I got my patriarchal blessing when I was 14 years old. (Not familiar with my faith or what a patriarchal blessing is? Click here.) I was young. My parents thought maybe I was too young. But, my bishop interviewed me and thought I was ready. So, I called the local Patriarch and set up my appointment. I look back on that day with fondness and total clarity. I remember small, seemingly insignificant details. But I also remember the wonderful spirit of confirmation I received that I was, in fact, in the right place at the right time.
I have re-read my blessing a few times as of late and there is one line that has been sticking out to me even more than it has in the past. I remember the first time I heard it, I felt so wonderful. Referring to my children, it says, "rear them in love and righteousness and one day they will rise up and call you blessed." My mom has the exact same line in hers. We had different patriarchs. Kinda neat.
As I've been taking stock of my life lately, I have found myself wanting in several areas and that just won't do. I want to be like my mother. I want to be a mother who knows. And I want my children to know that I know. I remember as I was growing up, there were multiple occasions on which I walked to my parents door right before bed, peeked in through the crack in the door and saw them both kneeling in prayer. And almost every night, no matter our attempts of sabotage, we gathered as a family to read scriptures and say family prayer. My parents scriptures were always lying somewhere around the house as well, opened up to where they had last been reading. It made an impression on me. Maybe not as big then as it has now, but nevertheless, an impression. Even now, as I type this post, my mother is sitting on the couch across the room from me, reading her scriptures. She is truly a blessed woman. And I will forever be grateful to her for her continued example.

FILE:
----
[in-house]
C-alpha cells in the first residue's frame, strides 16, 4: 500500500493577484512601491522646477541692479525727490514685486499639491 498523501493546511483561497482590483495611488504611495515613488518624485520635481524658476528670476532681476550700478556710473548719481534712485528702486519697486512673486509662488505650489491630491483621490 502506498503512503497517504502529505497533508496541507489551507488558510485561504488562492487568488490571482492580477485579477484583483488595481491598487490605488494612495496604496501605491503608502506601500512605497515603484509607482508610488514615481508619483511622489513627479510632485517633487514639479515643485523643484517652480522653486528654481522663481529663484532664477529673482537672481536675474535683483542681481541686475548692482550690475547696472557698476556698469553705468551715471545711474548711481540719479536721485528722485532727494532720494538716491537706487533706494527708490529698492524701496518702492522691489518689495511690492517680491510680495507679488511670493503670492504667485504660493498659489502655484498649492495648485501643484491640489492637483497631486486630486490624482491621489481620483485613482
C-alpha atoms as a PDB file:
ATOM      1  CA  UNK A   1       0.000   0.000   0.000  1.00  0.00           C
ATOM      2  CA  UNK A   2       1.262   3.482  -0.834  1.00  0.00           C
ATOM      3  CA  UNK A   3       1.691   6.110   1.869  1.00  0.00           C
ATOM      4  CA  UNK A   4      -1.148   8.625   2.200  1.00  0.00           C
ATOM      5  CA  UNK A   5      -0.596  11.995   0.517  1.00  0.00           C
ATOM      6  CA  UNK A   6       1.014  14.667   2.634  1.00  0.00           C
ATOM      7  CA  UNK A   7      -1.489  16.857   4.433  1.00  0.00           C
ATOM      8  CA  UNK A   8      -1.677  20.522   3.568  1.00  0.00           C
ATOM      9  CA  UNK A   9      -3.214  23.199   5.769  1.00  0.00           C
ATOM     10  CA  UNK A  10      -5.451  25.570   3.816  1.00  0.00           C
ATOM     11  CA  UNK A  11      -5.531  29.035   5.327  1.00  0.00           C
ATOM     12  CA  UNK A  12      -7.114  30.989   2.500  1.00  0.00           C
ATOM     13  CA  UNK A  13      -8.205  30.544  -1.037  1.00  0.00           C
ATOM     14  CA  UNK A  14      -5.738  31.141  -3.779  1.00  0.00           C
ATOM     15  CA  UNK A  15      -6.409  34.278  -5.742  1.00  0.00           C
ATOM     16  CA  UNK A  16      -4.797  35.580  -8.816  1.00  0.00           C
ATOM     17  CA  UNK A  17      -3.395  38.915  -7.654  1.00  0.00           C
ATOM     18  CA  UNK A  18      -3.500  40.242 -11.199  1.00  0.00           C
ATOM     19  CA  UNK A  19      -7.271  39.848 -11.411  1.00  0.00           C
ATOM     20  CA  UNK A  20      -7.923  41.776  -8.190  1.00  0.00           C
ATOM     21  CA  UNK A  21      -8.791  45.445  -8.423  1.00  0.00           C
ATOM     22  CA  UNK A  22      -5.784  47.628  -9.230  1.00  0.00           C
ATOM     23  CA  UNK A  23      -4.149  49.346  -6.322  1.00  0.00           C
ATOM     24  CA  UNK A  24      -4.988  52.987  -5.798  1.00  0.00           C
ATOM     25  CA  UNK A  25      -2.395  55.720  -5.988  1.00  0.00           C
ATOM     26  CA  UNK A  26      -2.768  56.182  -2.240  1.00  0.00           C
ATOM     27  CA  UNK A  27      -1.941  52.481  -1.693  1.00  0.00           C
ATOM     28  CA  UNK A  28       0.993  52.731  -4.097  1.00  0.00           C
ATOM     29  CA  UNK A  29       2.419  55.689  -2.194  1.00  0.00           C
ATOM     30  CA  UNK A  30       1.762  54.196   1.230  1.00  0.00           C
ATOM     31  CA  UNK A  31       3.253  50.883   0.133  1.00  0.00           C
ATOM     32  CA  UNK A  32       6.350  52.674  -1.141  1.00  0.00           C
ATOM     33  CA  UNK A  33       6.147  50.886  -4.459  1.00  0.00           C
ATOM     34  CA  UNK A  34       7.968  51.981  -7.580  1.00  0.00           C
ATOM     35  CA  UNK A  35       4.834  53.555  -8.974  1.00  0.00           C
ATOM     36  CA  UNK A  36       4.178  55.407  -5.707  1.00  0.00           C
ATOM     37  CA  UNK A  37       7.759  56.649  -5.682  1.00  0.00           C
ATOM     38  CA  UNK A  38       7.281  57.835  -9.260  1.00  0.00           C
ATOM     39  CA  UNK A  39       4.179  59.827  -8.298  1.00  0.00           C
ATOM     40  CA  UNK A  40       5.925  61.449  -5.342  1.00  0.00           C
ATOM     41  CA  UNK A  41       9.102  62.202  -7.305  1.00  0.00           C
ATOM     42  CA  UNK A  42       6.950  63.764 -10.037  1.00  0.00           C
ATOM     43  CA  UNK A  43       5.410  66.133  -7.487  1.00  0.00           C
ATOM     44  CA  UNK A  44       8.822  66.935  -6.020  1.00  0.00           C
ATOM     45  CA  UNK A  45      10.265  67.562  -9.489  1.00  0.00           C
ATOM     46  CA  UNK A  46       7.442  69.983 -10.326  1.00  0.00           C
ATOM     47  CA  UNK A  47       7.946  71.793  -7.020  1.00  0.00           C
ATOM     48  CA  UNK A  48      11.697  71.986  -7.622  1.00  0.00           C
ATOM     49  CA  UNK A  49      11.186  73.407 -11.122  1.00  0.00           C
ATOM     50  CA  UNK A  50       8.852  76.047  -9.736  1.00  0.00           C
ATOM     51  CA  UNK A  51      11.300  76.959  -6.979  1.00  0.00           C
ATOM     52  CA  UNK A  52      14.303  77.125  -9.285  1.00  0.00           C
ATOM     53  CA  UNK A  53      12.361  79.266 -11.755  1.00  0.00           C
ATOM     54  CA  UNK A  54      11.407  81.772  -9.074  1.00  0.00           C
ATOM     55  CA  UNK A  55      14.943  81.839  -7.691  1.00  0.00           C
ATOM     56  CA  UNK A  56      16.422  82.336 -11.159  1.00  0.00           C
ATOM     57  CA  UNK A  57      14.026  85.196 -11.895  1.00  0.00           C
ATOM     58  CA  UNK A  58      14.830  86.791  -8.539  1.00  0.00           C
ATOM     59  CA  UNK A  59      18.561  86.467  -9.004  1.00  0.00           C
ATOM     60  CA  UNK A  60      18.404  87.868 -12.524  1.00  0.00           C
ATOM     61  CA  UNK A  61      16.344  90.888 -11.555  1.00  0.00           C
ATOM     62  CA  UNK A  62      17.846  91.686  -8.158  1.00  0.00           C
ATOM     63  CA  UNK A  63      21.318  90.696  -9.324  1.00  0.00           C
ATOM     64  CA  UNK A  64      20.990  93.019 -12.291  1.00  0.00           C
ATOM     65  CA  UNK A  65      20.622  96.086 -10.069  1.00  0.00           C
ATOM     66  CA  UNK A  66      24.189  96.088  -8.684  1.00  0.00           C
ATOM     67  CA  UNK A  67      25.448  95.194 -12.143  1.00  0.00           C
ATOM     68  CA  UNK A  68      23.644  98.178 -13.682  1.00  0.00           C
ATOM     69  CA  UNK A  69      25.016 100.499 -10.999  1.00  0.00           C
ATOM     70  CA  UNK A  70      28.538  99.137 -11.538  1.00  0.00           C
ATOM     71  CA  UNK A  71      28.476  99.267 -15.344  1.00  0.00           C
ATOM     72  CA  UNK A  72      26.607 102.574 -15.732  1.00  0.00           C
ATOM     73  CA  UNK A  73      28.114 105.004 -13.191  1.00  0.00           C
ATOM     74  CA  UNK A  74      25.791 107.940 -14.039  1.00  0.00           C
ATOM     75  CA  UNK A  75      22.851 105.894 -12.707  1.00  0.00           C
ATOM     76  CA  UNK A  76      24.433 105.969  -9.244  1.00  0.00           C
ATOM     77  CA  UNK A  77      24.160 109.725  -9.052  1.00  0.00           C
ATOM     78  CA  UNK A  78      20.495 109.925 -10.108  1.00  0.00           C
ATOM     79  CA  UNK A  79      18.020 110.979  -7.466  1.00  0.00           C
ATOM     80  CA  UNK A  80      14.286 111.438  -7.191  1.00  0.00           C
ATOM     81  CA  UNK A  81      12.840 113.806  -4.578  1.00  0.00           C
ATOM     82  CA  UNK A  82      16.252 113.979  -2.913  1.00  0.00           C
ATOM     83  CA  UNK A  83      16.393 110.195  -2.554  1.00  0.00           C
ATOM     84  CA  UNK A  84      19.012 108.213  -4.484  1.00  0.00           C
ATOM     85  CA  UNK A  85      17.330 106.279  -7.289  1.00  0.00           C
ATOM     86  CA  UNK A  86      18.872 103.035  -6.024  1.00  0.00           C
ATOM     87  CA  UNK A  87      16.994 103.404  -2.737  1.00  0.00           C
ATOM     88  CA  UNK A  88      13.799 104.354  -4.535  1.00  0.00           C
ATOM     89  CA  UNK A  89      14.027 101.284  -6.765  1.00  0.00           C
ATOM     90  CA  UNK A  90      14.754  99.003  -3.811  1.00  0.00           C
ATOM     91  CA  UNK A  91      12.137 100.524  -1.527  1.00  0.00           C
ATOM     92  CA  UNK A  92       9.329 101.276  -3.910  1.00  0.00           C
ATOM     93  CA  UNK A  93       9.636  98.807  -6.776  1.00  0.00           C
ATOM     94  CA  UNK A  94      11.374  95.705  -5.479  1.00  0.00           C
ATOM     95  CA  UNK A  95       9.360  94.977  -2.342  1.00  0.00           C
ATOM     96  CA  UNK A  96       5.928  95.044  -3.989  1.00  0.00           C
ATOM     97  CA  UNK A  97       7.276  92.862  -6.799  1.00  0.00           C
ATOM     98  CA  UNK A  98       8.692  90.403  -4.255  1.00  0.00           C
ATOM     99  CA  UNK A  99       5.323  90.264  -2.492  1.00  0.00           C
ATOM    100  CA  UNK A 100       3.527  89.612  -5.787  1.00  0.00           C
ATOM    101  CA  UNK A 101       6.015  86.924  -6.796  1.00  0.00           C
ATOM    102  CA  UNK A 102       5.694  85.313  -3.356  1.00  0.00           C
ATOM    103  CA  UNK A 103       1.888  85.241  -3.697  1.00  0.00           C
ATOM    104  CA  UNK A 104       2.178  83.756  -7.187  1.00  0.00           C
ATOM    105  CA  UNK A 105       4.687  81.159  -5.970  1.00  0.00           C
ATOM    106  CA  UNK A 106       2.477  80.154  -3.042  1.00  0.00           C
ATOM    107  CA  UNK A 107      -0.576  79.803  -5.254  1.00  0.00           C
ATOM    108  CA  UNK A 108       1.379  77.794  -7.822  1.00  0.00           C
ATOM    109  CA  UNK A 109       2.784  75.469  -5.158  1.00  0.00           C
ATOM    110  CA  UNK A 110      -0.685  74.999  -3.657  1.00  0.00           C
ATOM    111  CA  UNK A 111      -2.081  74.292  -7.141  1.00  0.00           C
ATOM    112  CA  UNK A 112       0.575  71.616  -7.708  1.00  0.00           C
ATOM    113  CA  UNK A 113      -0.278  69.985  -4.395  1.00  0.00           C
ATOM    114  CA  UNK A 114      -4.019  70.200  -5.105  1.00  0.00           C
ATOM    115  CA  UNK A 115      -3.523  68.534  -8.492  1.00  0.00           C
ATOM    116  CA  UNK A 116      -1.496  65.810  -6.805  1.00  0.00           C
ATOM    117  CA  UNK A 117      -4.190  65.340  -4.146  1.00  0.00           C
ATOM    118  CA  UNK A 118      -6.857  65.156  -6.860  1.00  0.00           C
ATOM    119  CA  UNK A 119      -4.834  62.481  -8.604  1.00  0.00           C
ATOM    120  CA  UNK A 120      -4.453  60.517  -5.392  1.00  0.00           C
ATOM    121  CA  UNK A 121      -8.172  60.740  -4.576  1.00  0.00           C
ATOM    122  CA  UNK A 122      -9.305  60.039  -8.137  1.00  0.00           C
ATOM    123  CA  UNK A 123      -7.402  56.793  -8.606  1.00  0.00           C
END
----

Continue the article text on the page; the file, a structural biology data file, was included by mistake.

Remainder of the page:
So here I am, 22 years old, pregnant with my first child and recommitting to the basics. Here's me attempting to become the "blessed" mother I was promised I could be. The mother who knows.